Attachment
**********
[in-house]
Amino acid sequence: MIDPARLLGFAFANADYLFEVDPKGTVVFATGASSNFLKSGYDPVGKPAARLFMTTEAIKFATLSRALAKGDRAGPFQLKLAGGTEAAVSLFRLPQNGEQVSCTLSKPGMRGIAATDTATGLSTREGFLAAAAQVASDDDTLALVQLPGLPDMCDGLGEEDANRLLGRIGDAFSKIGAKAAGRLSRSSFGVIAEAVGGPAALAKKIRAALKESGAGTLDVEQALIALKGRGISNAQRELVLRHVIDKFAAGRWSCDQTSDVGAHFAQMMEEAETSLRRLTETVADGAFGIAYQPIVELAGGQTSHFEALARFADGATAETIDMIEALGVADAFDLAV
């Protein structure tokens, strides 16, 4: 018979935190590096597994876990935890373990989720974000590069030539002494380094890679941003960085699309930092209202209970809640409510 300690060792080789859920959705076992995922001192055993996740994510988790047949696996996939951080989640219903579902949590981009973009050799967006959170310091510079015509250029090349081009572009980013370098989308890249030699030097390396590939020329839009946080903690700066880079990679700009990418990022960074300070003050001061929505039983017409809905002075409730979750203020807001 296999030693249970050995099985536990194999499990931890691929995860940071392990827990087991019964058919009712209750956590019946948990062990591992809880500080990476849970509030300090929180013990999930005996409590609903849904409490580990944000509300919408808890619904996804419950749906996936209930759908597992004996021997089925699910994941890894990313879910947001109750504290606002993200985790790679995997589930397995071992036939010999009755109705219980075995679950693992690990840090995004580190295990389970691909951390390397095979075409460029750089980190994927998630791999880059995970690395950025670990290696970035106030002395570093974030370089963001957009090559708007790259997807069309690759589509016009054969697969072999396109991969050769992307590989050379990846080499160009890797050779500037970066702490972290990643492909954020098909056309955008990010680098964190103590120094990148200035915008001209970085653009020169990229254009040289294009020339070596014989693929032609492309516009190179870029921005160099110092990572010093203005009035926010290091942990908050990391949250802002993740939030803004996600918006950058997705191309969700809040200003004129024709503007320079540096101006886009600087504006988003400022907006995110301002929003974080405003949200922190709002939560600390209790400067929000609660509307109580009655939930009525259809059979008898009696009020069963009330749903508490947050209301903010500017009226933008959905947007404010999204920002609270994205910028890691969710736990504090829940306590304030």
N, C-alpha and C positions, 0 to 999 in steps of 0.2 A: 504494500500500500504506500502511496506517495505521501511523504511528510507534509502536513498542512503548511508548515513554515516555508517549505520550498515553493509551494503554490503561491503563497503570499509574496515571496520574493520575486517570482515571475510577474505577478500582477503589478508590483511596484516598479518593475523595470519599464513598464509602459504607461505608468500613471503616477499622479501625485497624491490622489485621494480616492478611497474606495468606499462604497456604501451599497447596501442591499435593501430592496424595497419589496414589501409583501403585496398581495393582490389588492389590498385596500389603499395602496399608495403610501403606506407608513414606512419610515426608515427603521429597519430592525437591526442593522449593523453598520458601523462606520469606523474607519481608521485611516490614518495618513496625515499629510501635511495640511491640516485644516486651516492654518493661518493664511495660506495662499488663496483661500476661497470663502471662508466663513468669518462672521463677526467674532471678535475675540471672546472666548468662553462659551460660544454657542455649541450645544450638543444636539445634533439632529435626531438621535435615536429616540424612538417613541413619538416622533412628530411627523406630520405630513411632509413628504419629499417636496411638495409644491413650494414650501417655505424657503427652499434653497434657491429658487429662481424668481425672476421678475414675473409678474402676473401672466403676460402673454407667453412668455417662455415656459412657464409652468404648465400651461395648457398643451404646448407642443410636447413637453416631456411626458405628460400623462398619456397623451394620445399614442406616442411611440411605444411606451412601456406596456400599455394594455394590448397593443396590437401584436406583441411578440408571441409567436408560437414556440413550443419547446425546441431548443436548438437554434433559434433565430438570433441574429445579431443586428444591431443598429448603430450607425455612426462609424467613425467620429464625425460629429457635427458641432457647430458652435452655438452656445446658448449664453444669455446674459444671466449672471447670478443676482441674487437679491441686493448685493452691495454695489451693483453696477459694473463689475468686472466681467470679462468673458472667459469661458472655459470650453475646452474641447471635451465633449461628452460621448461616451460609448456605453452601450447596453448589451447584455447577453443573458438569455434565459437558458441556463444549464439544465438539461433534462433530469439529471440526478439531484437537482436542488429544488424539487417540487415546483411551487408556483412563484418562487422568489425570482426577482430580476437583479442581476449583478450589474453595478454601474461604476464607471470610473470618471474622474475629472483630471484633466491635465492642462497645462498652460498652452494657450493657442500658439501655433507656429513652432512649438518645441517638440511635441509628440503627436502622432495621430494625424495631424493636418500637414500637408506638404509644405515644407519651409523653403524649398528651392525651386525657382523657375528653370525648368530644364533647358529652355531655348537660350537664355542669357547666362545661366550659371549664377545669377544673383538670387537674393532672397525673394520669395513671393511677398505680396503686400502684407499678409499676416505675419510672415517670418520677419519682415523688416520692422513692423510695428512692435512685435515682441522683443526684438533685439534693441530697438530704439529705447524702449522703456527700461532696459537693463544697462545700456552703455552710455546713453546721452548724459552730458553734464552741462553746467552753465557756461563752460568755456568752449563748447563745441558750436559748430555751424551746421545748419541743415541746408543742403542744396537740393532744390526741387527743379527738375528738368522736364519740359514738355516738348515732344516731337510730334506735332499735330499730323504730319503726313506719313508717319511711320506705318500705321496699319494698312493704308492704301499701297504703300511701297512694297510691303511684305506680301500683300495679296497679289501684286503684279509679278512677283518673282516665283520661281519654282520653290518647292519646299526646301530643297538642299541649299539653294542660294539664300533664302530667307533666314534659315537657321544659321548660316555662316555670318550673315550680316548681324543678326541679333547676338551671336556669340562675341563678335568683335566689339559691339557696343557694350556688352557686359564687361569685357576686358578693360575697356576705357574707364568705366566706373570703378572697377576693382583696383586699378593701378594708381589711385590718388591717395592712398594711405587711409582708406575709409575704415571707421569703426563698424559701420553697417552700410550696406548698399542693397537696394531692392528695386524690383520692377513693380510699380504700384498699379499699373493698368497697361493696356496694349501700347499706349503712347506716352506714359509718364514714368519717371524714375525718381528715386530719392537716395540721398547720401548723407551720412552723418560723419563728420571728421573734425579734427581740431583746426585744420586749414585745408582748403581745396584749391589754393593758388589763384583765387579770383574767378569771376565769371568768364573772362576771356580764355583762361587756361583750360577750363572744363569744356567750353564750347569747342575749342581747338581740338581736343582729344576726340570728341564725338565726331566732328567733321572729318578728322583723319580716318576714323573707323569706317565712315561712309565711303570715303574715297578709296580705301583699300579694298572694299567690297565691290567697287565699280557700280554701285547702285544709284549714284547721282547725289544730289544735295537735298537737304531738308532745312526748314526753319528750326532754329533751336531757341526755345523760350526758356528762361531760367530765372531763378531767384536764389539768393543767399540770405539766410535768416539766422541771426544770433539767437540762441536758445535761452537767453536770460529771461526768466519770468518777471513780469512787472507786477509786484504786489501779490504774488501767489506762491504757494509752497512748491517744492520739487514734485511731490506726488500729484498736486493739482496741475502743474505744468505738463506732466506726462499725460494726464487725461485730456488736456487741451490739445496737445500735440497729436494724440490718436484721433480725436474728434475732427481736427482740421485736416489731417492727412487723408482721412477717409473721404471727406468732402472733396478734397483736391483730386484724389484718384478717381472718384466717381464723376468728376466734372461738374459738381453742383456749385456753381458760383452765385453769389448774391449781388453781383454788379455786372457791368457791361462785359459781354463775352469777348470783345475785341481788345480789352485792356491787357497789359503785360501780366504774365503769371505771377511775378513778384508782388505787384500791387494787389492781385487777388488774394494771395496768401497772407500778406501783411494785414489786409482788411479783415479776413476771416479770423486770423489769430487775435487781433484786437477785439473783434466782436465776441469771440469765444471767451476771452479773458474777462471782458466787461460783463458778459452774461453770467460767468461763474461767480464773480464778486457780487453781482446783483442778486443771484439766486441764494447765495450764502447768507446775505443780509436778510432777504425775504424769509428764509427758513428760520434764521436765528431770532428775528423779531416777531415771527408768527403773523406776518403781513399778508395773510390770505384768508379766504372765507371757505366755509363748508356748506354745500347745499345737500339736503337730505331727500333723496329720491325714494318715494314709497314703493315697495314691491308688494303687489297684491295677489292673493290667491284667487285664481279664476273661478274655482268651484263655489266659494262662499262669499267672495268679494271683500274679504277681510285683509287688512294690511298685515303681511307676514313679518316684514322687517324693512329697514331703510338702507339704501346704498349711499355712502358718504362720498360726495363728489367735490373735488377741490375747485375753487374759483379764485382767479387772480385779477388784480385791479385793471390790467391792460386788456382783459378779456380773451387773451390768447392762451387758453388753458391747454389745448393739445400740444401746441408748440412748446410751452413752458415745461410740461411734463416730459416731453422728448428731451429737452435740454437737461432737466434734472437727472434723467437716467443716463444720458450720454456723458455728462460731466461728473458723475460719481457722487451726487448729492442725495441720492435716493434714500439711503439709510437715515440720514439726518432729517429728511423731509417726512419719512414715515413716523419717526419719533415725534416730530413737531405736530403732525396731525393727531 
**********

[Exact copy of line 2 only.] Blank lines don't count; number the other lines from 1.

Amino acid sequence: MIDPARLLGFAFANADYLFEVDPKGTVVFATGASSNFLKSGYDPVGKPAARLFMTTEAIKFATLSRALAKGDRAGPFQLKLAGGTEAAVSLFRLPQNGEQVSCTLSKPGMRGIAATDTATGLSTREGFLAAAAQVASDDDTLALVQLPGLPDMCDGLGEEDANRLLGRIGDAFSKIGAKAAGRLSRSSFGVIAEAVGGPAALAKKIRAALKESGAGTLDVEQALIALKGRGISNAQRELVLRHVIDKFAAGRWSCDQTSDVGAHFAQMMEEAETSLRRLTETVADGAFGIAYQPIVELAGGQTSHFEALARFADGATAETIDMIEALGVADAFDLAV